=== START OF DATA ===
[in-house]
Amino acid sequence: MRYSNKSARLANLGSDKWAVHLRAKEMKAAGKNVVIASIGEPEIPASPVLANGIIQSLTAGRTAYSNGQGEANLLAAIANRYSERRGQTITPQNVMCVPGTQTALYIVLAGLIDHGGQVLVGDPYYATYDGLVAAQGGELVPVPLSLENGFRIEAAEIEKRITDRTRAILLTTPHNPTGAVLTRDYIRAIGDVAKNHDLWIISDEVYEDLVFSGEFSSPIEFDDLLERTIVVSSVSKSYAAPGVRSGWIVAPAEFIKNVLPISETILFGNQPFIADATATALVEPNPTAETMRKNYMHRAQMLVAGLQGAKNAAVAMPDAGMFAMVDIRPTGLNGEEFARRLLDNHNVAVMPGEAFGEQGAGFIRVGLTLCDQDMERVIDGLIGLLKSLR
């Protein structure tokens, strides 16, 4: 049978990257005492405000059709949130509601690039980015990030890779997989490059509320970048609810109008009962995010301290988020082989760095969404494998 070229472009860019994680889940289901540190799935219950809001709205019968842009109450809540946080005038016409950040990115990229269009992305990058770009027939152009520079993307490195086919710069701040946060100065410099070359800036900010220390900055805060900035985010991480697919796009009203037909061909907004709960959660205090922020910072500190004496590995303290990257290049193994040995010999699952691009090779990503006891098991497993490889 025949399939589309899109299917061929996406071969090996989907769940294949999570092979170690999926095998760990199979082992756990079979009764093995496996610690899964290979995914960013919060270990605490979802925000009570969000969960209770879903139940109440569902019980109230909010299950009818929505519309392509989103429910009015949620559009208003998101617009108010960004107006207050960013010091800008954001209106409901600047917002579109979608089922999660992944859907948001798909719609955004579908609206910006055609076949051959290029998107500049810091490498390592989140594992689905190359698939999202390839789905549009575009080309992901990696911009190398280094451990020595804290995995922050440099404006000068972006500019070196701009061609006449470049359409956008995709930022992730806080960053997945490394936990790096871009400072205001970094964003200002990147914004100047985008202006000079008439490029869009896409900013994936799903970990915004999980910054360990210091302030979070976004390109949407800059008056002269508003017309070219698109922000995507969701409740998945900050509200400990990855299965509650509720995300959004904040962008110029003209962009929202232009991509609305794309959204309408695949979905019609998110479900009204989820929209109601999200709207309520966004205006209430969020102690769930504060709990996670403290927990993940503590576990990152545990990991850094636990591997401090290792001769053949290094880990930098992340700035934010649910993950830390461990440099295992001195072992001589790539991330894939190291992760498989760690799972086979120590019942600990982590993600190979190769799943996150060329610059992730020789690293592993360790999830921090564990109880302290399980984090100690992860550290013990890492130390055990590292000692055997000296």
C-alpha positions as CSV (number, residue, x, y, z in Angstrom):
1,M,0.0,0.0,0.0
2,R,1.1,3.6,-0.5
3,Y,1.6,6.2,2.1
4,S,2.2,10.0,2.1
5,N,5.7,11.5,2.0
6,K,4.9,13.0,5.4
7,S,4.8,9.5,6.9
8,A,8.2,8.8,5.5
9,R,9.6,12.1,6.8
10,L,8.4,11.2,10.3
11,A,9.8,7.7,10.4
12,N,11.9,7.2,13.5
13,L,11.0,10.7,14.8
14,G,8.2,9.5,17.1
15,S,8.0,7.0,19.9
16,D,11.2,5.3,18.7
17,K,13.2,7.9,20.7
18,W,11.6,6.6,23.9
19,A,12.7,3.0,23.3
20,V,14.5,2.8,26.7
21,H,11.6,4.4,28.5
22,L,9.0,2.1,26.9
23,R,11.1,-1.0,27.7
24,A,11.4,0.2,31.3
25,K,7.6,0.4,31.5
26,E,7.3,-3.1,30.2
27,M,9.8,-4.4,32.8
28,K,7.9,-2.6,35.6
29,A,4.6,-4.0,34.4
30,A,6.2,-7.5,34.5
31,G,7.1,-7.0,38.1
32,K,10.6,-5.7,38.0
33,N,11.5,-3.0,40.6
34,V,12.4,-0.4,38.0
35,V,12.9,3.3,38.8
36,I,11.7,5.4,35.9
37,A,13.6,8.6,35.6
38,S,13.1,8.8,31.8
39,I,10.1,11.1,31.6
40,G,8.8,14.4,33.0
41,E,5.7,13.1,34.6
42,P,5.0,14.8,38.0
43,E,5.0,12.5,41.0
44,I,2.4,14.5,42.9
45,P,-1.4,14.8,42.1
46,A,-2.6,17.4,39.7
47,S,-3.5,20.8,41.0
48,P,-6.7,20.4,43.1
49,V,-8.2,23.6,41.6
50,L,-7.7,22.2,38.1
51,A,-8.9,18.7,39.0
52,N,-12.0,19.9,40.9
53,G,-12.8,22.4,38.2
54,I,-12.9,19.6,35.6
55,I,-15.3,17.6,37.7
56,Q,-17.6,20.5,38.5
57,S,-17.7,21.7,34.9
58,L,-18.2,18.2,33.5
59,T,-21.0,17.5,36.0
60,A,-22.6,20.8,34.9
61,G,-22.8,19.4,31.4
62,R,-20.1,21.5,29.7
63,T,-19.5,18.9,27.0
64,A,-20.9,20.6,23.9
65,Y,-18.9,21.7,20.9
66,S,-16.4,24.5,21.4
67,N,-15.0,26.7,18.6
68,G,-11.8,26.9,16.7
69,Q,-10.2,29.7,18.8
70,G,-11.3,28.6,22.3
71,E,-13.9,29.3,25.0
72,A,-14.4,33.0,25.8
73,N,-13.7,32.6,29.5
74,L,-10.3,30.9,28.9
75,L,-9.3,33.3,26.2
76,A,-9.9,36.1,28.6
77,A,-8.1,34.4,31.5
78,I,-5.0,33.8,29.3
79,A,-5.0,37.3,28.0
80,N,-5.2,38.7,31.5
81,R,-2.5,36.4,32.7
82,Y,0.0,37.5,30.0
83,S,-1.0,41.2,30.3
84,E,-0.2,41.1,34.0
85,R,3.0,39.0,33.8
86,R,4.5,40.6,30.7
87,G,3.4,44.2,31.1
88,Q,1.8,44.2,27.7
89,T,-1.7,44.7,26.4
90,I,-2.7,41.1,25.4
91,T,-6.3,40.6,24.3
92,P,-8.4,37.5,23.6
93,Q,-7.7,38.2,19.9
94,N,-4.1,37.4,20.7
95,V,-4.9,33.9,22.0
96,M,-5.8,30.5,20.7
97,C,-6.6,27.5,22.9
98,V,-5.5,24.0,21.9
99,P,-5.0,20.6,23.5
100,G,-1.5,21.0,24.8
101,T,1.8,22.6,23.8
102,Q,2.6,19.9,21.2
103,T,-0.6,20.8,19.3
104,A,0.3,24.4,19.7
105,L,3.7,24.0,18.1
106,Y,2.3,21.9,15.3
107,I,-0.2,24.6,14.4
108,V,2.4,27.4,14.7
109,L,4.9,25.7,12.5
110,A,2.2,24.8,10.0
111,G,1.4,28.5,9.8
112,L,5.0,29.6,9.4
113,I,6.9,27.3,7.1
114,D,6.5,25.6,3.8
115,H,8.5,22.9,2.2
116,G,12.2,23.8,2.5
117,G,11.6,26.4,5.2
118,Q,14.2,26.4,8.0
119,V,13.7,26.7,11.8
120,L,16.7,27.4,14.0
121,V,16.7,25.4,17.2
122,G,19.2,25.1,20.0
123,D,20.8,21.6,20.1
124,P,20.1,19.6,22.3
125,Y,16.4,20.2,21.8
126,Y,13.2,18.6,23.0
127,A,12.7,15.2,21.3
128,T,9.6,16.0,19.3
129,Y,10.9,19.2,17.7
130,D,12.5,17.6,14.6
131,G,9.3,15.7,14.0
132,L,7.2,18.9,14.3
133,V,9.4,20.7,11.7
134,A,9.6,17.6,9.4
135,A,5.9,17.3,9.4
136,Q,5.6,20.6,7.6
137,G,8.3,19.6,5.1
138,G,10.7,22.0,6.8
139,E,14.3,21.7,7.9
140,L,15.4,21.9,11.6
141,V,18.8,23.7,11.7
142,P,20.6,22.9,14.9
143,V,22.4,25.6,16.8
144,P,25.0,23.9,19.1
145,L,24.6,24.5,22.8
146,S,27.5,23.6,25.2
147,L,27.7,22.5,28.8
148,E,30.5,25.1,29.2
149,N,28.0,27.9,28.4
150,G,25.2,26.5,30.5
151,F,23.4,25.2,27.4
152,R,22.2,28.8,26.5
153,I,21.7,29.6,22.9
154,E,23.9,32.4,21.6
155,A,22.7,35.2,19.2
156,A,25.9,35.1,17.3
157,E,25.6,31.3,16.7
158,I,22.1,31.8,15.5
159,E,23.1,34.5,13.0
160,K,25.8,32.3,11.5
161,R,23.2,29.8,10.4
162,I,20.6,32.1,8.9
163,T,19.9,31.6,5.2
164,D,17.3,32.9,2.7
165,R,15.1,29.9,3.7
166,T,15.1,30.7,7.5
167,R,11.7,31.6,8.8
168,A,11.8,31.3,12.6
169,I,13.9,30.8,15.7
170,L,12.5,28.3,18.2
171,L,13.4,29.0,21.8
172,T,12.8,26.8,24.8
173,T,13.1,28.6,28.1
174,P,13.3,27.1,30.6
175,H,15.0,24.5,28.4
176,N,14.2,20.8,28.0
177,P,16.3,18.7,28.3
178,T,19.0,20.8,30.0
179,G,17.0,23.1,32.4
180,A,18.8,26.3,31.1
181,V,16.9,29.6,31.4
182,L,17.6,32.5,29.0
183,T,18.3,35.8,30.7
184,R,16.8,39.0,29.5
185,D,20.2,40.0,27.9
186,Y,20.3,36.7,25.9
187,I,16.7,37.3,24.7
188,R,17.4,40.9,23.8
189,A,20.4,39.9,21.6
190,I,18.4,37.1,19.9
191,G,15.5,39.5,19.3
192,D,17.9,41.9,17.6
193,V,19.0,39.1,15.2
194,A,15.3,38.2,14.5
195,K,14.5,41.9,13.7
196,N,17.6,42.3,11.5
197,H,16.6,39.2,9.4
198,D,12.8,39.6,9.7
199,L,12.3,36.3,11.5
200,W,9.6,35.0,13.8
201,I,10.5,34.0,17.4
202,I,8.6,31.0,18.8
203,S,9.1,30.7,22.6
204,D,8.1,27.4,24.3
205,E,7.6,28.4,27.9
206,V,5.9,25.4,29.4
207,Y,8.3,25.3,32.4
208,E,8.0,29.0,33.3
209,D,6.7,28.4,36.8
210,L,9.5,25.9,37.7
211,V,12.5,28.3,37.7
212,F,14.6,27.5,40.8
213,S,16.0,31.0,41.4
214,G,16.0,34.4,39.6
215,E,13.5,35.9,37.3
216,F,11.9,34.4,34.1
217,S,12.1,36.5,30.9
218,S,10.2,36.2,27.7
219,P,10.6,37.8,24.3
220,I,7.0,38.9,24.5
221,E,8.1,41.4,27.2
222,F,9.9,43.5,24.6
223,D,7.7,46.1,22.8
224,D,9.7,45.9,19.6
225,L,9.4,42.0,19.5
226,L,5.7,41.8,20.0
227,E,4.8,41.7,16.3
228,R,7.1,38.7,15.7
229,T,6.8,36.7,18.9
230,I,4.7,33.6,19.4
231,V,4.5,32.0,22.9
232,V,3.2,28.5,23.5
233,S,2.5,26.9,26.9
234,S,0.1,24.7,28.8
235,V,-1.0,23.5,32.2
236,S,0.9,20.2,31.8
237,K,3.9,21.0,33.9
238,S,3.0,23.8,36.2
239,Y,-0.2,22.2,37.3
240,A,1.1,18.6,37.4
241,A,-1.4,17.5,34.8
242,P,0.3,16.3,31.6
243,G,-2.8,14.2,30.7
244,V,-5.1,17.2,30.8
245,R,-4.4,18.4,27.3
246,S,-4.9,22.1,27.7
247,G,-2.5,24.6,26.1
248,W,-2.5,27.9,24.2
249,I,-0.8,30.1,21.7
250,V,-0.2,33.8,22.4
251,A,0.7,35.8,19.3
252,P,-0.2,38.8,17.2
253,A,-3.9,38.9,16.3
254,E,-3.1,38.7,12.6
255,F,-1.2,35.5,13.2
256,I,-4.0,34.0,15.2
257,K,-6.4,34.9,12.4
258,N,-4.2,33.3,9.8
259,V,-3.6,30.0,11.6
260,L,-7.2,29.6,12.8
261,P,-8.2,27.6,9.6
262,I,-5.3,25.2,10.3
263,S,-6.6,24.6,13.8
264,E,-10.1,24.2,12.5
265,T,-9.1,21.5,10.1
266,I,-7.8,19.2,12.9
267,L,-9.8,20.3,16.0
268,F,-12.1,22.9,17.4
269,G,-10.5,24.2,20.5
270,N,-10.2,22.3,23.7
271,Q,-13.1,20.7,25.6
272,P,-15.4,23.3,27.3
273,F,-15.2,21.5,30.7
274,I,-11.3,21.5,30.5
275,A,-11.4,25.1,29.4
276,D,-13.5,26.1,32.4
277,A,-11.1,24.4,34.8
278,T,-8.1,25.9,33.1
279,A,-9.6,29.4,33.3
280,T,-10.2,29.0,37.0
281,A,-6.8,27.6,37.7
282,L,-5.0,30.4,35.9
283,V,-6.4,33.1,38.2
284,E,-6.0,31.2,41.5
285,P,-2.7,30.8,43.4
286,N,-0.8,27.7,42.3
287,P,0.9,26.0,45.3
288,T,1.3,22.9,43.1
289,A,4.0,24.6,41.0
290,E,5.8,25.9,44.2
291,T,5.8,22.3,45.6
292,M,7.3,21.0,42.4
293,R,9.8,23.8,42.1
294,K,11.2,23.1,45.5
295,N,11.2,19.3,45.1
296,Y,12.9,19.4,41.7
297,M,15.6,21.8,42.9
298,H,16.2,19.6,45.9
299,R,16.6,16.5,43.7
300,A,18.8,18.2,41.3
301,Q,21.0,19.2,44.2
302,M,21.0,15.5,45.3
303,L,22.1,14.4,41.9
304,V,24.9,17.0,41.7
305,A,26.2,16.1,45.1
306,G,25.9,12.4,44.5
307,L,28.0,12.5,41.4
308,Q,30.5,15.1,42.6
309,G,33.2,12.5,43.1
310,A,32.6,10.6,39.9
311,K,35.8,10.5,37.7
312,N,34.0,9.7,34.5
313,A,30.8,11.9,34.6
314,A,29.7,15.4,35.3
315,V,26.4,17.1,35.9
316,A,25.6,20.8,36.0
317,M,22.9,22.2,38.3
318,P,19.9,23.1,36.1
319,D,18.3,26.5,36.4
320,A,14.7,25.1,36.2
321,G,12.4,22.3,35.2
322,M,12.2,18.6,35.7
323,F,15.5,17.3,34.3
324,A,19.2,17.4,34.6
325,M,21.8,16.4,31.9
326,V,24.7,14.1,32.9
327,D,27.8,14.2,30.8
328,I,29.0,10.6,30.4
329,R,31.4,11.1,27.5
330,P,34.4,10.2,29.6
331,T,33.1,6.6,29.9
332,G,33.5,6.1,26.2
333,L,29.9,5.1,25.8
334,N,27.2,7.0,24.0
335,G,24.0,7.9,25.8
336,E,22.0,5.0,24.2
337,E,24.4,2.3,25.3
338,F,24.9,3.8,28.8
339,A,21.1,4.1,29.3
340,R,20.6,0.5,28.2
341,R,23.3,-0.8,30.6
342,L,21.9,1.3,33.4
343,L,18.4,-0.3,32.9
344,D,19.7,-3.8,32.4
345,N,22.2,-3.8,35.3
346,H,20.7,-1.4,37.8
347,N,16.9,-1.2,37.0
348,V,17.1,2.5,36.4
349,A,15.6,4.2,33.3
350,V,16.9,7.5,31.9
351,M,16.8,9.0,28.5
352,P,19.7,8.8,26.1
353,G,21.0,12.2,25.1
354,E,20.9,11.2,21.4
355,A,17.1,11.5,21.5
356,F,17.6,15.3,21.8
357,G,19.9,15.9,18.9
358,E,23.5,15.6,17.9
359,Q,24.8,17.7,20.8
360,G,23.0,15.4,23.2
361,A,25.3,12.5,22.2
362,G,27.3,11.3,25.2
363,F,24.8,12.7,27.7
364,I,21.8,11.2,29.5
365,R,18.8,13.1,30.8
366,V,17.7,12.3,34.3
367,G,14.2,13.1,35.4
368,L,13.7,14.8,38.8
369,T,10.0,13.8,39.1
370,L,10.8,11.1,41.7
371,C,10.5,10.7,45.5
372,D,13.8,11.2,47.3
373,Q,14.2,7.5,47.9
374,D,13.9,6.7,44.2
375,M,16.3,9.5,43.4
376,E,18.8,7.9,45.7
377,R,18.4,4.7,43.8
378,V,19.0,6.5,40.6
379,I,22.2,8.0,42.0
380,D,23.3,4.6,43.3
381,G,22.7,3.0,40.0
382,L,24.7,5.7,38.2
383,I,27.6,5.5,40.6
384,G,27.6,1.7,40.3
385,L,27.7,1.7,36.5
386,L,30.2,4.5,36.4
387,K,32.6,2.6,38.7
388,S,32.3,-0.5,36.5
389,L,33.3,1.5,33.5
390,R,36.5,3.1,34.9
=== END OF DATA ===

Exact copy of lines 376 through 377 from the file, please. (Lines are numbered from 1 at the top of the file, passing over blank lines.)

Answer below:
372,D,13.8,11.2,47.3
373,Q,14.2,7.5,47.9